both Beach and Joel are interested in pretty women and get involved with Dulcinda, but sex is not described in detail. Dulcinda uses her sexuality to get Jose to bring a package across the border for her. When Jose's brother, Beach, is murdered, Jose storms into Dulcinda's hotel room and accuses her of the murder. She is wearing a negligee, and Jose struggles between hatred of her and a desire for her. After he attempts to strangle her, he then desires to hold her in his arms. Francesca is motivated to help Jose partly from her hatred of El Greco, but also out of an adolescent crush on Jose.

Gender Roles

Jose is described as a perfect gentleman; he proceeds with the errand Dulcinda sends him on out of a sort of chivalry, even after he realizes something is fishy. Although for a time the reader is led to believe that Dulcinda is complicit with the treachery that occurs, she is exonerated of any knowledge of the truth of the crimes and is said to only be trying to protect her brother. Jose's initial lust for her is called into question with the suggestion that Dulcinda may be a shady character, but all comes out well in the end when she is shown to be pure and sweet.


the author takes pains to distinguish the differences between Jose, who is Spanish-American, and the Mexican characters. Racism is not as much an issue as social class is, though class is often conflated with nationality in a way that seems racist. Dulcinda at first mistakes Jose for a poor Mexican when she sees him in his sweaty work clothes, and Jose wears this cover when he wants to pass unnoticed in Mexico. When he changes into his linen and gabardine suits, his class and gentility are meant to become obvious. The Mexicans are described as having a low standard of living and viewed as not up to the standards of whites. Although Pablo, Jaime, and Francesca are described in stereotypical ways as stone-faced and sly, the novel is quite sympathetic to their reasons for acting this way.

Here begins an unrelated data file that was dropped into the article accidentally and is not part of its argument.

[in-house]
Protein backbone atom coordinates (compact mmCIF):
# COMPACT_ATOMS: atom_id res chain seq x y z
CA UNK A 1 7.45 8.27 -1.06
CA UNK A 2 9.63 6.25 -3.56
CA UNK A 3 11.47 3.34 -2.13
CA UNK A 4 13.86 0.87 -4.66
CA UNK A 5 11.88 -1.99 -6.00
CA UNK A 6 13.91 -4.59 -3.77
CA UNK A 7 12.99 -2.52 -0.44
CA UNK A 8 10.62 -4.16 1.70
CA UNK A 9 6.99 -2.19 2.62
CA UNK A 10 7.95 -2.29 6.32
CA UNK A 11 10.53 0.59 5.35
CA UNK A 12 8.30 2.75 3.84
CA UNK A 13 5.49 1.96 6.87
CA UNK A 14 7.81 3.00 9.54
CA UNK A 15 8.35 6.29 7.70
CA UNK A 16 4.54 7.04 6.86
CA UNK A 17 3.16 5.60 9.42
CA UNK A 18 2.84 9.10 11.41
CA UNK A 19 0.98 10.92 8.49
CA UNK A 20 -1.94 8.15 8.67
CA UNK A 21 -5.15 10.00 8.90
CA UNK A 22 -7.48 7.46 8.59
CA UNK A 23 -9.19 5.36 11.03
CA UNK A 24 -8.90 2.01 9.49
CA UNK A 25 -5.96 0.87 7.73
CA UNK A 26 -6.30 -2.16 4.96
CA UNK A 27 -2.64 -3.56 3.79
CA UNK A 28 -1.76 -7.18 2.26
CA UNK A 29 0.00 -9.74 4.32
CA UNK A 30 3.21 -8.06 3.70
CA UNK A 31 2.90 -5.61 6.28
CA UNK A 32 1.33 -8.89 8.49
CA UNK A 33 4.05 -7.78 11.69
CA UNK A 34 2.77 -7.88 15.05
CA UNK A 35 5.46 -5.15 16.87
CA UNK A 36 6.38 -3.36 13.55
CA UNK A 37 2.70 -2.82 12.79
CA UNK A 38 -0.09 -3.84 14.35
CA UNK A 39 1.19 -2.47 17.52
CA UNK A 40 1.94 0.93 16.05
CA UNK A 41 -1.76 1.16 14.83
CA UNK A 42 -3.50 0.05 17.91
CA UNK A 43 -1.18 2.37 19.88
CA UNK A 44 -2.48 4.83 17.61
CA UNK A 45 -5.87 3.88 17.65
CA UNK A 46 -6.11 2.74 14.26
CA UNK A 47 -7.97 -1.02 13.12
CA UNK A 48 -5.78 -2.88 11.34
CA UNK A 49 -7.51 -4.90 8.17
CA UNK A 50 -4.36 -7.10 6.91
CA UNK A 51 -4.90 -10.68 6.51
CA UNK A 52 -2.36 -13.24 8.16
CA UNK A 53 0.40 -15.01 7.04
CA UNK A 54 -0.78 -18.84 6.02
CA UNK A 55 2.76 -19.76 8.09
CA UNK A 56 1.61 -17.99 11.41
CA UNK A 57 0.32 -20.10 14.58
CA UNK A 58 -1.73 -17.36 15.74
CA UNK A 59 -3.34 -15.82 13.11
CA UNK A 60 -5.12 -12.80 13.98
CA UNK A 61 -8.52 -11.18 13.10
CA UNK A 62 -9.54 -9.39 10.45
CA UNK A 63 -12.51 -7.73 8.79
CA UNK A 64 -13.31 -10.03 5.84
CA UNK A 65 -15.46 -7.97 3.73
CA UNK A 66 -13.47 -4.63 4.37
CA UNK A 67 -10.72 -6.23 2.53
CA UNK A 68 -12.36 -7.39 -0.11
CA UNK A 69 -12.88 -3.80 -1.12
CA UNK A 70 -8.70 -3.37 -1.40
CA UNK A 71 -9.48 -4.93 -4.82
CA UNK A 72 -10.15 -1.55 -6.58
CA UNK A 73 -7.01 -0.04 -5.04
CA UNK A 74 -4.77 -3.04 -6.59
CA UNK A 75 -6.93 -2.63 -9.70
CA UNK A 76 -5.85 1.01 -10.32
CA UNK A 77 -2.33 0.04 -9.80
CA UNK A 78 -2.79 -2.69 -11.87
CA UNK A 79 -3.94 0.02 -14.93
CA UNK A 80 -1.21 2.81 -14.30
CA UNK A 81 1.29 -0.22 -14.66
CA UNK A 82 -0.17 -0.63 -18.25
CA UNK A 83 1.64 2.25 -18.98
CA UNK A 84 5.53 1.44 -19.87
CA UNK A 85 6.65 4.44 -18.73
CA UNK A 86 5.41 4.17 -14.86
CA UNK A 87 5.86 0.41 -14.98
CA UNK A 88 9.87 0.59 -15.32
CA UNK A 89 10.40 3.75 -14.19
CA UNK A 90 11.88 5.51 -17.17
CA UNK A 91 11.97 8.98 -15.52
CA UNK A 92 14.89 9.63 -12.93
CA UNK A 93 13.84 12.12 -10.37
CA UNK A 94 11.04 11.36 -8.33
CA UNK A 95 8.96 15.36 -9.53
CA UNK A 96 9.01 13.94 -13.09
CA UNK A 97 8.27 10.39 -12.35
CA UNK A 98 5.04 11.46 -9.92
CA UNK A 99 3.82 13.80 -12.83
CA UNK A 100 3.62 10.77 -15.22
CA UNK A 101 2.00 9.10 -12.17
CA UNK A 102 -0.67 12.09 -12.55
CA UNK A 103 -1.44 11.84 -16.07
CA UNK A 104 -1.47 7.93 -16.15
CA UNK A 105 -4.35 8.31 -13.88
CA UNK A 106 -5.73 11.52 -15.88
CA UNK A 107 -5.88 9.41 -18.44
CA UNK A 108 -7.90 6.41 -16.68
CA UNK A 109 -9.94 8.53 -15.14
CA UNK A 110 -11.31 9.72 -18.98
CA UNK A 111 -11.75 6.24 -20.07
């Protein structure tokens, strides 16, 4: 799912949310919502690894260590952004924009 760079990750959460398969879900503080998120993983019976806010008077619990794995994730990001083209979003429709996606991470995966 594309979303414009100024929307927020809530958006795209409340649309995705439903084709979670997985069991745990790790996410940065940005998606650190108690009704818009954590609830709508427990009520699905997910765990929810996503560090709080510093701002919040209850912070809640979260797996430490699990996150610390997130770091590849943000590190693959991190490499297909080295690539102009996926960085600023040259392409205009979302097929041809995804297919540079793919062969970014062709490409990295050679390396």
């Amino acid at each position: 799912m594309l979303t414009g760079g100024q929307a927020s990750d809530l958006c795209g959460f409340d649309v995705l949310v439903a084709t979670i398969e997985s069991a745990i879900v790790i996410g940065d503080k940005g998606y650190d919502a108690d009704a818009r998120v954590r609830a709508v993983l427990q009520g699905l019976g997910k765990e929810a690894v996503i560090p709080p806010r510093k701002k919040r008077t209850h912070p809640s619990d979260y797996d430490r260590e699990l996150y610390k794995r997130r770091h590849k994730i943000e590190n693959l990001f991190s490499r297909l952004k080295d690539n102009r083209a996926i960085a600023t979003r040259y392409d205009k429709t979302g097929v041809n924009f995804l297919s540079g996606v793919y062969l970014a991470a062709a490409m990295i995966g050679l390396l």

Alcohol/Drug Abuse

most characters drink alcohol which is accepted as a part of everyday life. Beach, Adam, and Jose like to bar hop, but there is no explicit alcoholism.

Law Enforcement

the police are respected. The police are interested in solving the crimes and respect the citizens. Jose at first thinks that he has fooled Captain Harrod, the border policeman who follows the case, but ultimately it is Harrod who is shown to have been on top of things and who first guessed the motives and crimes.

Added Features

Mexican border culture permeates the atmosphere of the novel. The cover of the Pocket Books edition shows a man strangling a woman, reflecting the only violent scene described in the novel. The Candy Kid followed on the success of In a Lonely Place, a novel about a serial strangler written three years earlier by Dorothy B. Hughes. It is interesting to note that the cover of her next novel depicts a strangling scene.

Subject Headings

Mexico - Juarez/ Texas - El Paso/ New Mexico - Santa Fe/ New Mexico - Los Alamos/ Murder/ Smuggling/ International Intrigue

Psychological Elements

Tim Farrar is said to murder because he was raised in an unstable environment. He grew very attached to one of his tutors who led him down a criminal path. Dulcinda's sororal affection is what motivates her to try to cover up Tim's crimes and to help Tim by agreeing to smuggle the package across the border.